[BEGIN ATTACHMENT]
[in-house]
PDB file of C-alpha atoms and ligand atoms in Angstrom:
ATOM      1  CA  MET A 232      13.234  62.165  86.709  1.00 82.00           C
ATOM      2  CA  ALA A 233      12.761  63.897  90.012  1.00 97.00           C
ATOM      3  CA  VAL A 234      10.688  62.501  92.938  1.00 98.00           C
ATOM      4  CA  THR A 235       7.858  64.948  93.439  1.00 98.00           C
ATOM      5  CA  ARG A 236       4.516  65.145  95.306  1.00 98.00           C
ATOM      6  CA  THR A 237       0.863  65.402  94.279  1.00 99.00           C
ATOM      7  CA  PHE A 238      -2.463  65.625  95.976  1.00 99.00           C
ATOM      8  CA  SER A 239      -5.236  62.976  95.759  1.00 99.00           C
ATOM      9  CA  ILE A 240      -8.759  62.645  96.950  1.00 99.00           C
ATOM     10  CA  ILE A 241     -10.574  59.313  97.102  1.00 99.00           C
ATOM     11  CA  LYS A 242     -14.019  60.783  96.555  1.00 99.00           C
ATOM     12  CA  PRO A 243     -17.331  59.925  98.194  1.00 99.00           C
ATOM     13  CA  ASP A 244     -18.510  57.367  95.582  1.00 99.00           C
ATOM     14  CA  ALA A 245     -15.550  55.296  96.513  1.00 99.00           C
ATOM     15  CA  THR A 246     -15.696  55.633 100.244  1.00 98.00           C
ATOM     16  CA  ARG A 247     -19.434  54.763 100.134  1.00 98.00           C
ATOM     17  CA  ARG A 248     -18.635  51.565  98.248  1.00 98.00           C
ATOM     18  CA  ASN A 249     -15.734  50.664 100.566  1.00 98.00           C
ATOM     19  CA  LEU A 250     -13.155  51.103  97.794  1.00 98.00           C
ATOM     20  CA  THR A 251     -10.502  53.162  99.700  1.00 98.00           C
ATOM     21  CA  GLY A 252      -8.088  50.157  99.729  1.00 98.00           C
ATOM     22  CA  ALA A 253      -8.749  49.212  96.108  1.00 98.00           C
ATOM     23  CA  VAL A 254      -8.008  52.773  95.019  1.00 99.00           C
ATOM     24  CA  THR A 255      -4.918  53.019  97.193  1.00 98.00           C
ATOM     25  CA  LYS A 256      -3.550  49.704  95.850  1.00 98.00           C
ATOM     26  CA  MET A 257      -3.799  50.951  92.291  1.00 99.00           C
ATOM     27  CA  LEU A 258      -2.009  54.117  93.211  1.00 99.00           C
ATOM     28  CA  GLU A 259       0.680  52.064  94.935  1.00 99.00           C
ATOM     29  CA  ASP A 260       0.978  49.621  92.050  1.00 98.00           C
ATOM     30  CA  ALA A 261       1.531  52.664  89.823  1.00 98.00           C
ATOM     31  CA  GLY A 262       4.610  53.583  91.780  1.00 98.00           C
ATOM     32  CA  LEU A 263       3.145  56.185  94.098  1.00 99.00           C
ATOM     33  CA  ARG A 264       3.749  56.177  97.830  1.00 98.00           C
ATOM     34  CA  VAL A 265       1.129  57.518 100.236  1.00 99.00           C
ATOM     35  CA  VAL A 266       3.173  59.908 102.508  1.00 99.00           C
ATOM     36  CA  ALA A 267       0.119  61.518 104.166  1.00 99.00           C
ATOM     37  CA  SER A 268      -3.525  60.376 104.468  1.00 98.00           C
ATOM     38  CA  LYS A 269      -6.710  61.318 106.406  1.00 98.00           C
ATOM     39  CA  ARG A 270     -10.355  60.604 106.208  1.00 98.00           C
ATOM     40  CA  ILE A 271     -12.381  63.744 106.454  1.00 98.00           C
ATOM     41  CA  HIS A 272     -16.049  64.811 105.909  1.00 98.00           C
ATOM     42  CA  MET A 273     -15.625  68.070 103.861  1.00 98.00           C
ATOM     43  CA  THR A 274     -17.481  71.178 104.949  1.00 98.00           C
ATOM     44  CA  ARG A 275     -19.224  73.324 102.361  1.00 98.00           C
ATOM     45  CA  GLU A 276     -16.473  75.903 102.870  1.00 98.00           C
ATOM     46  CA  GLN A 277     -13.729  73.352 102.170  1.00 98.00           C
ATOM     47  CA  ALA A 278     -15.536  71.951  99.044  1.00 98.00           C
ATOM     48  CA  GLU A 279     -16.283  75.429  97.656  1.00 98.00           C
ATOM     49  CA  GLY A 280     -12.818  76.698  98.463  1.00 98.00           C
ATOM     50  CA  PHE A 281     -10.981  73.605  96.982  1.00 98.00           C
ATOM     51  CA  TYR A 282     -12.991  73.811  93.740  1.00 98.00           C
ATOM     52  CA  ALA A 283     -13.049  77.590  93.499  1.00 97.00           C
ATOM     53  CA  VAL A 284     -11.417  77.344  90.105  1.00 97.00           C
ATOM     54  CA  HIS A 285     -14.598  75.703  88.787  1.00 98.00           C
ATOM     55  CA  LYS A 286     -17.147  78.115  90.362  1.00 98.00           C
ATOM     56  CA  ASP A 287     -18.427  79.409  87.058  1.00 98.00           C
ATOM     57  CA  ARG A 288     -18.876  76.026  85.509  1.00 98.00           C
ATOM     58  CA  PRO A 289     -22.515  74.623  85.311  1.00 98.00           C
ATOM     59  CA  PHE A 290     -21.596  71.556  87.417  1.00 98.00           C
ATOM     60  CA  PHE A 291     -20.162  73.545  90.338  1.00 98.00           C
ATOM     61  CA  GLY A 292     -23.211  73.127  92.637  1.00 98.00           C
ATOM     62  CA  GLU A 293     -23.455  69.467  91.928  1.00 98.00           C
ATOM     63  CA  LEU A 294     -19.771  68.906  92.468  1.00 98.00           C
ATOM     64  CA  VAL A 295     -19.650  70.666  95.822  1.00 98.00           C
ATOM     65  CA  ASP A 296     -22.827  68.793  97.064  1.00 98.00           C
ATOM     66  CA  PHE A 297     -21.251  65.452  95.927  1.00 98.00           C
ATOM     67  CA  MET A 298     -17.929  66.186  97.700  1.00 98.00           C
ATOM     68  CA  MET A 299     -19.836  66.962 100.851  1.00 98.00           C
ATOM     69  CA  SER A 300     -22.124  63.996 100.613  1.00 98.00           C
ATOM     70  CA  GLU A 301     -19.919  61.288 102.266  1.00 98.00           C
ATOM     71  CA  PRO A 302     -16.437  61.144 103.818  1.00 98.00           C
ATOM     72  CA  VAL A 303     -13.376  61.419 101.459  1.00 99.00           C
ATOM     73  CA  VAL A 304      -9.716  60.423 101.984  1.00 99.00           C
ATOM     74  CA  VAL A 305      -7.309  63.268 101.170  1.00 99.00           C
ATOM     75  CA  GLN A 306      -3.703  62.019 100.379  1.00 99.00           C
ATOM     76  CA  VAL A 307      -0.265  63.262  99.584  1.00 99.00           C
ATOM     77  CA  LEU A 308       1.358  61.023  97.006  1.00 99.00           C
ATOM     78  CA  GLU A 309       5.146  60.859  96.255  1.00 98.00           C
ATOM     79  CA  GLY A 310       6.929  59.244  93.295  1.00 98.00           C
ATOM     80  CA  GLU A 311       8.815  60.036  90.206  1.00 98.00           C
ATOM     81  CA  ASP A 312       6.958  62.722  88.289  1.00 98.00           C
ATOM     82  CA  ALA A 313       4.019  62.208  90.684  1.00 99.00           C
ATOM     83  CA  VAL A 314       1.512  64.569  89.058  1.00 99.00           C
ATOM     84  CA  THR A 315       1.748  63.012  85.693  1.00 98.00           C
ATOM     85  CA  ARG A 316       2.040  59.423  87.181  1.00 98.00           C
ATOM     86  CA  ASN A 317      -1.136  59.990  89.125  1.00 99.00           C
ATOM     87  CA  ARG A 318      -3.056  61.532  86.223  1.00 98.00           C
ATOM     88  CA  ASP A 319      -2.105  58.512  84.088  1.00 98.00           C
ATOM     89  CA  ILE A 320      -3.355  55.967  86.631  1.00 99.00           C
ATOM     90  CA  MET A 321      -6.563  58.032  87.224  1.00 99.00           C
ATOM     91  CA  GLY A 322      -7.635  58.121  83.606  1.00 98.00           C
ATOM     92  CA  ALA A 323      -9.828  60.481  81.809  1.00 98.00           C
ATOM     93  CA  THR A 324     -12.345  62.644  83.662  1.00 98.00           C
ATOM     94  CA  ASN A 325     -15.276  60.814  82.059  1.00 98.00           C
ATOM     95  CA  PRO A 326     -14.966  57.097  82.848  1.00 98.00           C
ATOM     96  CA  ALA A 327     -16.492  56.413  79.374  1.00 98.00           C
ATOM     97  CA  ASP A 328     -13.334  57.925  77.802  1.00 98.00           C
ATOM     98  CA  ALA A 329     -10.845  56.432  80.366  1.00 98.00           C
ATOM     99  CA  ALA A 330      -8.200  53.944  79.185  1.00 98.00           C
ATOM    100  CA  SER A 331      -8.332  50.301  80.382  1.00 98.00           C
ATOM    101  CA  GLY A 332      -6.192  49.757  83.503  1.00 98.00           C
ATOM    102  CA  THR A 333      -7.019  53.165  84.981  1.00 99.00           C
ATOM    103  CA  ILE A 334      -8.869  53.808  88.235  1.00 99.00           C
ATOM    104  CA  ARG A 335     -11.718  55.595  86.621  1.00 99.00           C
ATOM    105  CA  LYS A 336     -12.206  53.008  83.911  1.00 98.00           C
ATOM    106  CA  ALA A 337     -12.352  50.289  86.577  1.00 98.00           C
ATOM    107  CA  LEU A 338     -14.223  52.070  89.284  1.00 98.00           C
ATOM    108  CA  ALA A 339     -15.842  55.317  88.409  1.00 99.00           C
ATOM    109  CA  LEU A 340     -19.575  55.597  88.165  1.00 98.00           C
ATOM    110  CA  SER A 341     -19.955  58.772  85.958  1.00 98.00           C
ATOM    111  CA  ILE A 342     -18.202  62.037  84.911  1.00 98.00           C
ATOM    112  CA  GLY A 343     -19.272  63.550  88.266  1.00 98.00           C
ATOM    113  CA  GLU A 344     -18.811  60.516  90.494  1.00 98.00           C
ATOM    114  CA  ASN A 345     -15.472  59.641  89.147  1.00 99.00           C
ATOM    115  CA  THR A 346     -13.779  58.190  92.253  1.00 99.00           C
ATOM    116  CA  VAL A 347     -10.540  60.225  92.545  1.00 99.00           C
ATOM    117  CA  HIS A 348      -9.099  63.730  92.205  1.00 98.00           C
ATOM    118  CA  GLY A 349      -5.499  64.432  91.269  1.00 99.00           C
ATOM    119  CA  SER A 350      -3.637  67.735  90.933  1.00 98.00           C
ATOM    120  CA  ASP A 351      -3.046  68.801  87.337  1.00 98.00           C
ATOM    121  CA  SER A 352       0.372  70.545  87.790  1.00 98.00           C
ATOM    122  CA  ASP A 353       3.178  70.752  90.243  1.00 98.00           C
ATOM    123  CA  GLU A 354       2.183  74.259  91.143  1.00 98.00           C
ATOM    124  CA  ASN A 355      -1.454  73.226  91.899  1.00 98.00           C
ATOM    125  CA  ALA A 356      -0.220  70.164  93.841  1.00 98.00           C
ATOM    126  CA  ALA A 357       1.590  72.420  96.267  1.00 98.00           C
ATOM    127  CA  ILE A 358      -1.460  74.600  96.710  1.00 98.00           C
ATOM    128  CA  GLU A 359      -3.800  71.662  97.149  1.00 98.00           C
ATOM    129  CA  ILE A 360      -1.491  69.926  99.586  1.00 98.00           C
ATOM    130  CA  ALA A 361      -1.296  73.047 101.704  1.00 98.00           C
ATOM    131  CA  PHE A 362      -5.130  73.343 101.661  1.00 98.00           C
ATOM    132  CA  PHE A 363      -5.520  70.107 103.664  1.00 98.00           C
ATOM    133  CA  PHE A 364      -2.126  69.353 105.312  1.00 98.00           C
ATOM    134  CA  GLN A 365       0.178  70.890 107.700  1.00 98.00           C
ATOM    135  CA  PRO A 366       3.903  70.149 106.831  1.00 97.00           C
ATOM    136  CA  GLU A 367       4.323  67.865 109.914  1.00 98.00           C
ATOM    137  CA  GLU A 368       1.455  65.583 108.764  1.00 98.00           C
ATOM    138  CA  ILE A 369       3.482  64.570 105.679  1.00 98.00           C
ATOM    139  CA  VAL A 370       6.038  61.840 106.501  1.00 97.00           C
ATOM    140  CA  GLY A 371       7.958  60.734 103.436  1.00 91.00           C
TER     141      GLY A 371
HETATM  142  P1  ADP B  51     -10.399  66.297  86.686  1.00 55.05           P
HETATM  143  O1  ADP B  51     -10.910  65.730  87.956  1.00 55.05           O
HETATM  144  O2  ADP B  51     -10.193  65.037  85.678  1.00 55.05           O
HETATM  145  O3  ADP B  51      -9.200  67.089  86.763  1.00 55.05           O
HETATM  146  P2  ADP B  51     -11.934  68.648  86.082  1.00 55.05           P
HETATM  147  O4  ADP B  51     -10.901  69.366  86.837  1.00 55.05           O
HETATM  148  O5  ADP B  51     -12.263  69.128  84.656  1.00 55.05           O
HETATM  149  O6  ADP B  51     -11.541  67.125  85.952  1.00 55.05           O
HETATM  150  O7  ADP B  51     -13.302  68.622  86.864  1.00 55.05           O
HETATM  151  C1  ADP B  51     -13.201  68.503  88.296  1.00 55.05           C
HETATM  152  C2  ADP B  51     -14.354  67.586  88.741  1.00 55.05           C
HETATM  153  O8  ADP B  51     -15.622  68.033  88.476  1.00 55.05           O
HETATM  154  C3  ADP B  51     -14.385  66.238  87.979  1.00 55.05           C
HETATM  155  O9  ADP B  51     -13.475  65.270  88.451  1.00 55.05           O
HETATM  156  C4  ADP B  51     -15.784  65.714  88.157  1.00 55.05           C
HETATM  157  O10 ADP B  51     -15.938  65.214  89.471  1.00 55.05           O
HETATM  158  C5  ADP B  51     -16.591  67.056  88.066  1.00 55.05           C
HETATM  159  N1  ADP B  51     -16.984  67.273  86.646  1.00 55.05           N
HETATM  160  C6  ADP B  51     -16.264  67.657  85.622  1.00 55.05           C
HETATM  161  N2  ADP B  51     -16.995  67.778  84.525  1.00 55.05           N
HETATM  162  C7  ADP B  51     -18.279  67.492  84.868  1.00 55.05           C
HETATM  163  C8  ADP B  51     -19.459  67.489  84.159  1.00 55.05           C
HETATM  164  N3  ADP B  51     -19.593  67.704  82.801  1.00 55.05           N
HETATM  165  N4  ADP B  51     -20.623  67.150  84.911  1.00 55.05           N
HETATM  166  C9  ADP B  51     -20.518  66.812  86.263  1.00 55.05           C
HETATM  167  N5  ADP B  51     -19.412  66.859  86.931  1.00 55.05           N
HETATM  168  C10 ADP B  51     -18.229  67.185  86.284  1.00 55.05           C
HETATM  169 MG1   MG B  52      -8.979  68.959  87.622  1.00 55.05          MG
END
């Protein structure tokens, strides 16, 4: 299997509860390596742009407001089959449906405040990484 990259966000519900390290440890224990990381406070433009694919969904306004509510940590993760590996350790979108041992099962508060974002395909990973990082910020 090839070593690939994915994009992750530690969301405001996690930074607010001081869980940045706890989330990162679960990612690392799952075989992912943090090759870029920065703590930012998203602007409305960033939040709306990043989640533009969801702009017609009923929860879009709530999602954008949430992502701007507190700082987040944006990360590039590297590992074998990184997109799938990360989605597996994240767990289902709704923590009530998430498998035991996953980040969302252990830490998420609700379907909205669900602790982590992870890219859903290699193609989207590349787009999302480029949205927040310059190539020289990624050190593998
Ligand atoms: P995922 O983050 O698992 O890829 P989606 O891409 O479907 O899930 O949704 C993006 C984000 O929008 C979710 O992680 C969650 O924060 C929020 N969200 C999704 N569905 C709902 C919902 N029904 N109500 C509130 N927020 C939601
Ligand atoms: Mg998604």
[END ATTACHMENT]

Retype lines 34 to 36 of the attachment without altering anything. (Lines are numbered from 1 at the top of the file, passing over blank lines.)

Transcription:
ATOM     32  CA  LEU A 263       3.145  56.185  94.098  1.00 99.00           C
ATOM     33  CA  ARG A 264       3.749  56.177  97.830  1.00 98.00           C
ATOM     34  CA  VAL A 265       1.129  57.518 100.236  1.00 99.00           C